The intake of vitamins below the recommended values for an extended period may be one of the main factors that could interfere with serum levels because the concentrations of fat-soluble vitamins remain consistent unless the individual consumes chronically inadequate amounts of these vitamins 27. In addition, the bioavailability of vitamins may also influence serum levels since the absorption of fat-soluble vitamins depends on the lipid components involved in the formation of the micelle and in pancreatic and biliary stimulus. It also depends on diet composition: certain lipids and other nutrients may negatively interfere with the absorption of vitamins 28.

In this study, adolescents who consumed higher amounts of vitamin E had a significant decrease in serum retinol concentrations, possibly because a high amount of vitamin E may inhibit the absorption of β-carotene or its conversion into retinol in the intestine 29. It was also noted that a higher intake of vitamin E seems to positively affect the increase of 25(OH)D. However, there are no reports elucidating this finding, which leads us to infer that vitamin E intake could positively affect the bioavailability of vitamin D. However, more studies are needed to evaluate and clarify the probable mechanism of interaction between these two vitamins. In addition, it is suggested that in evaluating the consumption of fat-soluble vitamins, the factors that may interfere in the bioavailability of these micronutrients be considered.

In the sample studied, boys had significantly higher values of retinol, α -tocopherol and 25(OH)D. Girls had a higher risk of deficiency of α -tocopherol, whereas boys had a higher risk of 25(OH)D inadequacy. This difference may be due to possible differences arising from the pubertal development of the genders. Hormonal factors might be responsible for these differences, since vitamins are highly active compounds associated with the activity of all regulatory chains of the gonadotropic pituitary function and participate in the synthesis of corticosteroids and sex hormones 30.

The lower concentration of β -carotene observed in adolescents from a higher socioeconomic level shows that purchasing power may interfere with diet choices, because, as the β-carotene is considered as a relevant indicator of fruit and vegetable intake 28, adolescents would possibly show a reduced consumption of these foods. This is because, unlike retinol, in which blood levels are more stable and maintained because of deposits, β-carotene concentrations are more variable, probably because of fluctuations in the carotenoid intake 31.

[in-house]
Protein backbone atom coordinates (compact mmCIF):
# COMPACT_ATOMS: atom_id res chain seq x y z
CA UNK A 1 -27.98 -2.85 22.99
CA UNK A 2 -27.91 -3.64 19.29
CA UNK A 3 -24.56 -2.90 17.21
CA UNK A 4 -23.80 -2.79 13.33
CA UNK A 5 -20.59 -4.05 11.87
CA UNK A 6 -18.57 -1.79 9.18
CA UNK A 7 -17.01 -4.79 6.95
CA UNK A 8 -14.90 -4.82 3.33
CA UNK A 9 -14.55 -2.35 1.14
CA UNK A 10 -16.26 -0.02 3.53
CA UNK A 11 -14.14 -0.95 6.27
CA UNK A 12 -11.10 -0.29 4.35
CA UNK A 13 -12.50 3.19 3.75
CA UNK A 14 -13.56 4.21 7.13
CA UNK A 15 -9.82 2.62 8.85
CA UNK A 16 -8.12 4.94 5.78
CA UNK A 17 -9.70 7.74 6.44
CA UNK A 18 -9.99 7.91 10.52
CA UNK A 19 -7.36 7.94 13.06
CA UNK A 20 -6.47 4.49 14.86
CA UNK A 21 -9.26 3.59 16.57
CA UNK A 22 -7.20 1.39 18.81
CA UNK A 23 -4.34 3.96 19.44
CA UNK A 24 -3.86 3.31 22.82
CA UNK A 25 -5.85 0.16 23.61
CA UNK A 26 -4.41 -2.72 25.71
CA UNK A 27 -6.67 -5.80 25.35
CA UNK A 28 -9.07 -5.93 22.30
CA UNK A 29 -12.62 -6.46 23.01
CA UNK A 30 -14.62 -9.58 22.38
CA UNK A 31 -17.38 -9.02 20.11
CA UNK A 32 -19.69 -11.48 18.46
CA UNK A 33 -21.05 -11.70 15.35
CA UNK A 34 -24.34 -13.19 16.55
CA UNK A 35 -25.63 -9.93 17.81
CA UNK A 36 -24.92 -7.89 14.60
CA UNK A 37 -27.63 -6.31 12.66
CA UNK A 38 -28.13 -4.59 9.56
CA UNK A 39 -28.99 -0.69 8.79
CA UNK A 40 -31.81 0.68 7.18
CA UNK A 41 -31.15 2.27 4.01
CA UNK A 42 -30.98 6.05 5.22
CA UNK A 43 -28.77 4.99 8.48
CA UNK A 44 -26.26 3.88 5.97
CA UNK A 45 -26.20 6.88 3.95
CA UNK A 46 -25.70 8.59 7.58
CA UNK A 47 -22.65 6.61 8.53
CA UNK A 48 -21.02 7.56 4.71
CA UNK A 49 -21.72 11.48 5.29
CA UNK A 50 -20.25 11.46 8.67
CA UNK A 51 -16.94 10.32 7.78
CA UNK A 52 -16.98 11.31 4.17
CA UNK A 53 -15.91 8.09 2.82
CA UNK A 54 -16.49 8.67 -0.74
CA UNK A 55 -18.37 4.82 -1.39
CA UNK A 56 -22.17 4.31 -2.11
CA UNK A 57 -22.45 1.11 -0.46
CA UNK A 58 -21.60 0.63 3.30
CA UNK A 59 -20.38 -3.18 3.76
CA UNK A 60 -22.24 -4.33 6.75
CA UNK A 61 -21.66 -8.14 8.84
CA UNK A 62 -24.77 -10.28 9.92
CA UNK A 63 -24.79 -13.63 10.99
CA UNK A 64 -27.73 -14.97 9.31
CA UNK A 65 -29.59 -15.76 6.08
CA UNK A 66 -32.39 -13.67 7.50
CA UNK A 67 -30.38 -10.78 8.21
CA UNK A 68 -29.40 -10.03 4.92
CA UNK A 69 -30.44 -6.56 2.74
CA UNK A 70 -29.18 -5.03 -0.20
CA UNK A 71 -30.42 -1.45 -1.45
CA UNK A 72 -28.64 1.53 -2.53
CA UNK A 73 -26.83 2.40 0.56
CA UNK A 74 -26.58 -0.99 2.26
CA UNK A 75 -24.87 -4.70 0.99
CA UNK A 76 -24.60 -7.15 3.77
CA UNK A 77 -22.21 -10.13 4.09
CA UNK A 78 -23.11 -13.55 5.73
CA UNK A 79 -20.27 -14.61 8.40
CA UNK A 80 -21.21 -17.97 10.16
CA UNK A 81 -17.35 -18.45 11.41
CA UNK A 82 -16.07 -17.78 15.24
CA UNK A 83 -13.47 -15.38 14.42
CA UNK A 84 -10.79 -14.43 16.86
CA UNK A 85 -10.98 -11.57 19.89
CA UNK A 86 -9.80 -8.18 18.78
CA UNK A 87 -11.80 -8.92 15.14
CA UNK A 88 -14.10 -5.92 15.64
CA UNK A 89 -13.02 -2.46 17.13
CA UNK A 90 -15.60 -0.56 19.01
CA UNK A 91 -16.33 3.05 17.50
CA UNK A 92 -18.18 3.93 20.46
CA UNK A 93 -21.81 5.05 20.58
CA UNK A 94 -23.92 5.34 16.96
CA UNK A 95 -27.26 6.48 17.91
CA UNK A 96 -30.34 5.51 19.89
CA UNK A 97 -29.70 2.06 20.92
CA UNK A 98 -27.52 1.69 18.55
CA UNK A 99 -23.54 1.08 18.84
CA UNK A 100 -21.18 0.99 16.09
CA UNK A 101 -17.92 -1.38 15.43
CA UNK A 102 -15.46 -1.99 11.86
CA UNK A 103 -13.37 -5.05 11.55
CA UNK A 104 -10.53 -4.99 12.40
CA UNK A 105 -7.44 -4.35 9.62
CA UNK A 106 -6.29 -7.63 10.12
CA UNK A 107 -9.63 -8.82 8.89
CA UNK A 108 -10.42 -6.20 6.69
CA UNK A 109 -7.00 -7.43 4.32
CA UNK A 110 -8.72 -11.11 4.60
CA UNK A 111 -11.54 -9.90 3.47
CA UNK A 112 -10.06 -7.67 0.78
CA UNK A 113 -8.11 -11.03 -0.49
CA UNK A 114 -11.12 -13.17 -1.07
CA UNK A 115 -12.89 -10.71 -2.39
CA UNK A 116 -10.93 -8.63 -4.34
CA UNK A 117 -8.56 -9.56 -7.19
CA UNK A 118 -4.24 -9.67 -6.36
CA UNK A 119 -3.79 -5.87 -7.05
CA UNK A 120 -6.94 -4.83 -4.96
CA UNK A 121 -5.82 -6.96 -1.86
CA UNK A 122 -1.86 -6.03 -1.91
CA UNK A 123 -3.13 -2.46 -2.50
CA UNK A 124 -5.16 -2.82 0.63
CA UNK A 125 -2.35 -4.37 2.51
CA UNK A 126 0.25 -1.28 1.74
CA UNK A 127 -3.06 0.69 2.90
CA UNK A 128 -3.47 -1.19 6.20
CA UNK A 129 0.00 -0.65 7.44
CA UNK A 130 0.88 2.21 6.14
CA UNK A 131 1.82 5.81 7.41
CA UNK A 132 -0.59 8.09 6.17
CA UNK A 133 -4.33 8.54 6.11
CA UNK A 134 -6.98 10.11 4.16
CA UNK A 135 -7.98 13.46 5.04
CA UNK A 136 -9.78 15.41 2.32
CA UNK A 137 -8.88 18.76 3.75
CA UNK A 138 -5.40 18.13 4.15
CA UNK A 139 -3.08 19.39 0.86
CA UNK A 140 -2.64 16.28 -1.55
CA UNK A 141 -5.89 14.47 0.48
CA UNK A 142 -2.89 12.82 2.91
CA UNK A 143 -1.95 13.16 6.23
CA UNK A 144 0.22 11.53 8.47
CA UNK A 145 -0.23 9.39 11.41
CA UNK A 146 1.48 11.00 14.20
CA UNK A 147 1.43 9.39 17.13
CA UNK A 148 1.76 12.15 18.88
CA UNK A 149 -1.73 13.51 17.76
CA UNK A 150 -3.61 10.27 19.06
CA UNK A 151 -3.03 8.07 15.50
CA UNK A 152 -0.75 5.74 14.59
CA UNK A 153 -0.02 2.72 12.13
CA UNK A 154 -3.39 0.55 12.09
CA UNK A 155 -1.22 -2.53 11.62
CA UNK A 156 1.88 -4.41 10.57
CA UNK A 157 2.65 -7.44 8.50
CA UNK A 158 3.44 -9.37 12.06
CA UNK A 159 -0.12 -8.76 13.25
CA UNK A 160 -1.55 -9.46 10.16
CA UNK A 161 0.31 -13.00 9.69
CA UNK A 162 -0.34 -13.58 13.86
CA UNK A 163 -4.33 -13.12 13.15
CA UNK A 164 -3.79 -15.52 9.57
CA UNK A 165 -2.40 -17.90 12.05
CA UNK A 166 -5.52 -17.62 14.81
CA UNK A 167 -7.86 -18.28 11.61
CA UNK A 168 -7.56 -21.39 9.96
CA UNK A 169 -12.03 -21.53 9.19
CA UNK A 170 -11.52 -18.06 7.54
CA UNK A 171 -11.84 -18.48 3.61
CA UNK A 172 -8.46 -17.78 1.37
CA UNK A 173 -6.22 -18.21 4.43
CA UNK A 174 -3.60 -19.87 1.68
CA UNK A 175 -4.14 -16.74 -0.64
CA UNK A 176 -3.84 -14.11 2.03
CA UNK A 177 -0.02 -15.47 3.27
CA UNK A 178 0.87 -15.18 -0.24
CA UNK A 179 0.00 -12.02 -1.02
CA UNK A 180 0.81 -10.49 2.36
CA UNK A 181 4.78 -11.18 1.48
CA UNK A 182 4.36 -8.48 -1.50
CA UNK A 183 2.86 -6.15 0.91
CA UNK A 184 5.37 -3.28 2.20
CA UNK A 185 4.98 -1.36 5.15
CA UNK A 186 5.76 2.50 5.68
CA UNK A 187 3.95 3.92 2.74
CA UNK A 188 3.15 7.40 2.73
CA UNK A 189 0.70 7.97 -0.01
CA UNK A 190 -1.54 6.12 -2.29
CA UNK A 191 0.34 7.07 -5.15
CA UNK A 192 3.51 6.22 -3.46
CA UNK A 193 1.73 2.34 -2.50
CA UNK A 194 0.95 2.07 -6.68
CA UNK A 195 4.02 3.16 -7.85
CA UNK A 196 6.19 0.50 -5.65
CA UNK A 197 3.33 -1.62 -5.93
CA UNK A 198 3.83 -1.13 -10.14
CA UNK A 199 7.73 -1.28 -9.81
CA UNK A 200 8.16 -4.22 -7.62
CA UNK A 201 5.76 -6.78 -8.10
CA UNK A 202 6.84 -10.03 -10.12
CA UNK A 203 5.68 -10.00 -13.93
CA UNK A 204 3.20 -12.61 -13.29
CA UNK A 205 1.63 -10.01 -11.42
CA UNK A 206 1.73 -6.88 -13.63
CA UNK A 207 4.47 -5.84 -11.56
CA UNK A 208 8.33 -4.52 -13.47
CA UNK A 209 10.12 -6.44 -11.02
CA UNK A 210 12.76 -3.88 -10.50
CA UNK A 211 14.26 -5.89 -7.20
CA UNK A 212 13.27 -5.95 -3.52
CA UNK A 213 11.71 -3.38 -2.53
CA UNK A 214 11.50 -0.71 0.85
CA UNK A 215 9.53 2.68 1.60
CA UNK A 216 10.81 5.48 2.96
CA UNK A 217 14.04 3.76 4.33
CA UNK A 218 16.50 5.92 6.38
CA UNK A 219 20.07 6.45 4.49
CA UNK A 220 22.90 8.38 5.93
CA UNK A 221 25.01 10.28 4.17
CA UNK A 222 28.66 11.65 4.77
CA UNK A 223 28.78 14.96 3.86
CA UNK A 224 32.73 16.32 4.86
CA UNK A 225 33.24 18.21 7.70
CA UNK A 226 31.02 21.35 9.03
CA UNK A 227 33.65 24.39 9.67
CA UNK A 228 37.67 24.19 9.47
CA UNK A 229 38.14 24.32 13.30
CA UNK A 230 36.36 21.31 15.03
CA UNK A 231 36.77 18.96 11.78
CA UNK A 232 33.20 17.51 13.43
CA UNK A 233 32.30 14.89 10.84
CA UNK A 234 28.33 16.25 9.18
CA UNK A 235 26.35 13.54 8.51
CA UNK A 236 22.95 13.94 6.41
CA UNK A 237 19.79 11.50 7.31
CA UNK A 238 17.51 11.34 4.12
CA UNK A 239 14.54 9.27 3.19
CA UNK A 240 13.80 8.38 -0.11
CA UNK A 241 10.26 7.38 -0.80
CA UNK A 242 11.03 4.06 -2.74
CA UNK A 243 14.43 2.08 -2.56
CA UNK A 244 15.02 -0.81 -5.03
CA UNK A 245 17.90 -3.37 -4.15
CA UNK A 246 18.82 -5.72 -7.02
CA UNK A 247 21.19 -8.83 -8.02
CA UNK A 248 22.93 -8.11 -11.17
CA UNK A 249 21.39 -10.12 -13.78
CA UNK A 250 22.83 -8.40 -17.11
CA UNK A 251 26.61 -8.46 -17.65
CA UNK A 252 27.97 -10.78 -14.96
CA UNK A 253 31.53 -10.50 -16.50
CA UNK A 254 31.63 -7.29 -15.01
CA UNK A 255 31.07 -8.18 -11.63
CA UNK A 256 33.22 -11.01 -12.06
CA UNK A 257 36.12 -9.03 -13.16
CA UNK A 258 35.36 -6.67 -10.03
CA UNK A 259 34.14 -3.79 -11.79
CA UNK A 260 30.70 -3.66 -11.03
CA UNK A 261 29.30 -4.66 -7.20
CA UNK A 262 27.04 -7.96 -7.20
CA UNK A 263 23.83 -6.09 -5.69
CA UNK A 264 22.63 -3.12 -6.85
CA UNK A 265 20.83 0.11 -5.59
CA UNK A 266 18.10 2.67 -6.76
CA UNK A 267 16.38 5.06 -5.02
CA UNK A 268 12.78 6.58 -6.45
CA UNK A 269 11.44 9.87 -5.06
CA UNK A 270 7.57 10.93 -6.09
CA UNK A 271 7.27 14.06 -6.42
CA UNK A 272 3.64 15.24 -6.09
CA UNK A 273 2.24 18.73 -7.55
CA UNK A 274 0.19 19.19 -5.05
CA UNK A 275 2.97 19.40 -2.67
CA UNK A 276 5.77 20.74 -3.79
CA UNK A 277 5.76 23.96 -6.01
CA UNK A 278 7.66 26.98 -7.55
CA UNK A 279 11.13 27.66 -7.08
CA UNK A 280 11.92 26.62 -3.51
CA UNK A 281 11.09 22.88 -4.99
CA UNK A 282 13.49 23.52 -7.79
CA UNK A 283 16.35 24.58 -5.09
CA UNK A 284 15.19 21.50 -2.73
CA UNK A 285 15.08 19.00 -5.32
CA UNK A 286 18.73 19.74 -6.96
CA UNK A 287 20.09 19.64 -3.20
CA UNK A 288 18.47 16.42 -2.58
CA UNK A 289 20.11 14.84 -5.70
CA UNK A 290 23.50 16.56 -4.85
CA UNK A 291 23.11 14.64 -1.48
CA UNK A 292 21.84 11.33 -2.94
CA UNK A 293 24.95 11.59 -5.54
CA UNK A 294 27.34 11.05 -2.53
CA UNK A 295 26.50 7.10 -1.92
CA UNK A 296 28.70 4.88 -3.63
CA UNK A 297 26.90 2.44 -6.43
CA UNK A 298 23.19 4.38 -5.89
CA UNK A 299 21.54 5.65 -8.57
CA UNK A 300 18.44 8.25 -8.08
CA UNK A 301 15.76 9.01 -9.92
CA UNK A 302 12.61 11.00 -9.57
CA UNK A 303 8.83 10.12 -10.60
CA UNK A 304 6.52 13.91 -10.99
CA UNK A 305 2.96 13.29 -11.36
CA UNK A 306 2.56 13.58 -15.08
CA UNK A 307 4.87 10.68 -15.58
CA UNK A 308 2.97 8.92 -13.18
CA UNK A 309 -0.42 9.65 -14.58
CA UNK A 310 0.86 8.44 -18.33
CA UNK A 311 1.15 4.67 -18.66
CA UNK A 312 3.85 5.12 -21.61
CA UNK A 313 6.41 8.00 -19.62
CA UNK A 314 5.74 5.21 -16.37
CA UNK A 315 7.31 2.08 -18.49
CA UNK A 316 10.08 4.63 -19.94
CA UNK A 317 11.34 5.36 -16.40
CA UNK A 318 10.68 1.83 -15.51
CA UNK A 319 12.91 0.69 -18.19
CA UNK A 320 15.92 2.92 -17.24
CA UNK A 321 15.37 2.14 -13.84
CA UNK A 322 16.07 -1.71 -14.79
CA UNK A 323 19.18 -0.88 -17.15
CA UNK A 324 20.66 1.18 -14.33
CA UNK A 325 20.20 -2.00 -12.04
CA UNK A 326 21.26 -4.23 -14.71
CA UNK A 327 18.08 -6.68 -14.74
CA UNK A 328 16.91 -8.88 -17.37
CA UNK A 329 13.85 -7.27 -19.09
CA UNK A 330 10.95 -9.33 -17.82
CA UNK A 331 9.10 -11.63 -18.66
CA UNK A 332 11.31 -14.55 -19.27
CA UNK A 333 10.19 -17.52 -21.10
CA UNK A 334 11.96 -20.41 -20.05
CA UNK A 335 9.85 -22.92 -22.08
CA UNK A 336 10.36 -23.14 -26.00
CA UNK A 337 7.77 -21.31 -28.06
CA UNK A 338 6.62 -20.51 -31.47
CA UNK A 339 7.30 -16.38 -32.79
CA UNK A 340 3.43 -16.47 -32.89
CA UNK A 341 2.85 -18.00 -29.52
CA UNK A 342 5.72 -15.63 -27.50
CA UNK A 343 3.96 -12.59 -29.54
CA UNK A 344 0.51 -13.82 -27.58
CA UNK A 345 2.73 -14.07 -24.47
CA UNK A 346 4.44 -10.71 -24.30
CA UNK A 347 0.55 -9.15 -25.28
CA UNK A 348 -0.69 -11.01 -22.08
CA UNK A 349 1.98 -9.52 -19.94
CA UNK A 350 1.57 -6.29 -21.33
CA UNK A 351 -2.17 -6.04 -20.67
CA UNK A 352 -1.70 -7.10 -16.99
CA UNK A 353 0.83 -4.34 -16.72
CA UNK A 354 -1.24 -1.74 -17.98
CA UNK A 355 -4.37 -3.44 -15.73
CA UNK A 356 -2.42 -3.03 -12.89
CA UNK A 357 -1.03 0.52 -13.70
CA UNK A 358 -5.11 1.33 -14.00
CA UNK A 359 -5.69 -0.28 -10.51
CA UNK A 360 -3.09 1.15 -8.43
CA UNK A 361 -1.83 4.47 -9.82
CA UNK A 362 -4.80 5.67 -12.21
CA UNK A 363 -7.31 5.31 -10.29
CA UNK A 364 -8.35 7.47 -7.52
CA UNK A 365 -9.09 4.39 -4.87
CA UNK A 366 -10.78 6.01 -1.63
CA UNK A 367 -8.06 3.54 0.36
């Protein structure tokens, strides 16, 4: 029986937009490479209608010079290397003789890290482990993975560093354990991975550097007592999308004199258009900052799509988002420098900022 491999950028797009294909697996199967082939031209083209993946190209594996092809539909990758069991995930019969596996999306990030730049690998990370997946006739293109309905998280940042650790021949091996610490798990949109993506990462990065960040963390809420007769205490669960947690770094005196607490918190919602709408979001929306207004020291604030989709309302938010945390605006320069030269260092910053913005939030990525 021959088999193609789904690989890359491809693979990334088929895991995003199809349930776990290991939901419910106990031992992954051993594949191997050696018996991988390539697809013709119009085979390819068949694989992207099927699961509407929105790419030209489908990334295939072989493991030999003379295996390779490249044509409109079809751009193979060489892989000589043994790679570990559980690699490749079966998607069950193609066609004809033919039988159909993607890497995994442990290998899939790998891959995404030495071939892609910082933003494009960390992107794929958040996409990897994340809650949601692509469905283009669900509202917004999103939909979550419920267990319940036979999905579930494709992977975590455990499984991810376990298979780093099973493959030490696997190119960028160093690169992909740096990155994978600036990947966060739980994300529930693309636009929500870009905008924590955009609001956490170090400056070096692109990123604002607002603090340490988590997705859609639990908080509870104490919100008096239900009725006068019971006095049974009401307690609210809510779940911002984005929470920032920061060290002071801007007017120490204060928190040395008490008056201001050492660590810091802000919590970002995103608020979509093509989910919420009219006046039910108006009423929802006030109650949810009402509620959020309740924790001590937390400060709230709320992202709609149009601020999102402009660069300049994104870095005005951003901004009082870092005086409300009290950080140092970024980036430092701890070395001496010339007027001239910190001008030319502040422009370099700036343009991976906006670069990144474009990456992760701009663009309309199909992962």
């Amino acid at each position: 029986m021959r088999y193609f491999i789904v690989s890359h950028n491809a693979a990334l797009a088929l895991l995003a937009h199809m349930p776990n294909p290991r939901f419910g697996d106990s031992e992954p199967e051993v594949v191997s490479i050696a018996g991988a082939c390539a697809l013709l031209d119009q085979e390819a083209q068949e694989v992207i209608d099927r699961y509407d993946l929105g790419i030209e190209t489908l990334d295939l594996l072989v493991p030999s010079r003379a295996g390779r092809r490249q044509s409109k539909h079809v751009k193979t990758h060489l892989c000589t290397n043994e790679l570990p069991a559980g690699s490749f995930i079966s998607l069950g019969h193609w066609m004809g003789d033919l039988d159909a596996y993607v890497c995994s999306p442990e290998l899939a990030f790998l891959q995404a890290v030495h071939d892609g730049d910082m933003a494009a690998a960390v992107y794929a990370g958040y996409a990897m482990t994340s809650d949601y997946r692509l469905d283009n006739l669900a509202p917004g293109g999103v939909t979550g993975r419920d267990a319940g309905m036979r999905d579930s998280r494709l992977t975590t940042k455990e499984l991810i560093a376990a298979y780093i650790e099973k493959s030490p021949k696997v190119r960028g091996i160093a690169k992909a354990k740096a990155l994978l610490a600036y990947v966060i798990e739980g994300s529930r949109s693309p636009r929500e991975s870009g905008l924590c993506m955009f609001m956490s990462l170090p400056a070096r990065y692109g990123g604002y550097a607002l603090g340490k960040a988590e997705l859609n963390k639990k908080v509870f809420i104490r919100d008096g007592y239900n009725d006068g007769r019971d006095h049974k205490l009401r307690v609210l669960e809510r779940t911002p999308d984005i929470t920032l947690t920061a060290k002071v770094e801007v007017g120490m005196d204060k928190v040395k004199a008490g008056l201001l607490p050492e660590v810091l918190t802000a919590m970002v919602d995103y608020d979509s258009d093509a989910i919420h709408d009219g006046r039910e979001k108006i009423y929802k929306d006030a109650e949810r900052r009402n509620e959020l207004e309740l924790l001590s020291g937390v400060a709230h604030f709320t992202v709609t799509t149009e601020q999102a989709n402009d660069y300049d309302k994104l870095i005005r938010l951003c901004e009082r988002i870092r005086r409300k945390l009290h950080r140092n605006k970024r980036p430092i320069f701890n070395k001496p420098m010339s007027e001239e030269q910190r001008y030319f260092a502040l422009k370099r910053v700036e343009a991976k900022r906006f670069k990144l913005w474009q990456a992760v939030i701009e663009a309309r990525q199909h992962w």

Regarding the variable lifestyle, adolescents who reported smoking had higher concentrations of retinol, and those who did not smoke had a higher risk of insufficiency 25(OH)D levels. In addition, this study also found that adolescents who drank alcohol had higher serum concentrations of vitamin D. However, it should be noted that the sample of adolescents who smoke and drink was very small, which shows the need for further research to investigate whether this association is true or if it was just one confounding factor of this study.

Studies demonstrated an inverse association between concentrations of fat-soluble vitamins and overweight in children and adolescents from both genders 32. Evidence suggests that a decrease in the concentration of fat-soluble vitamins in the plasma may occur in obesity due to a lower intake of these nutrients and/or to a greater deposition in the adipose tissue. By being soluble in fats, they are deposited in adipocytes and thus decrease bioavailability in individuals with adiposity excess 35. Thus, a higher adiposity is associated with increased levels of free radicals, leading to the reduction of the concentrations of antioxidant liposoluble vitamins in an attempt to reduce the oxidative stress resulting from overweight 34.

However, this study found that overweight adolescents had an increase in the concentrations of retinol and α-tocopherol and a decrease of β-carotene and 25(OH)D concentrations when compared to individuals with a normal weight. These findings differ from the literature, since there are reports of a decrease of vitamins D, E and β-carotene in the bloodstream in overweight individuals 35,36, whereas retinol presents conflicting data, since some authors have reported an increase in this vitamin with an increase in adiposity 35 and others show no association between retinol and obesity 25.

These differences could be attributed to the storage locations of fat-soluble vitamins in the human body, for about 80-90% of the retinol is stored in the liver, while carotenoids and vitamins D and E are ideally stored in the adipose tissue 37. That is, the concentration of retinol would depend primarily on liver reserves and would exert less influence to fluctuations of adipose tissue.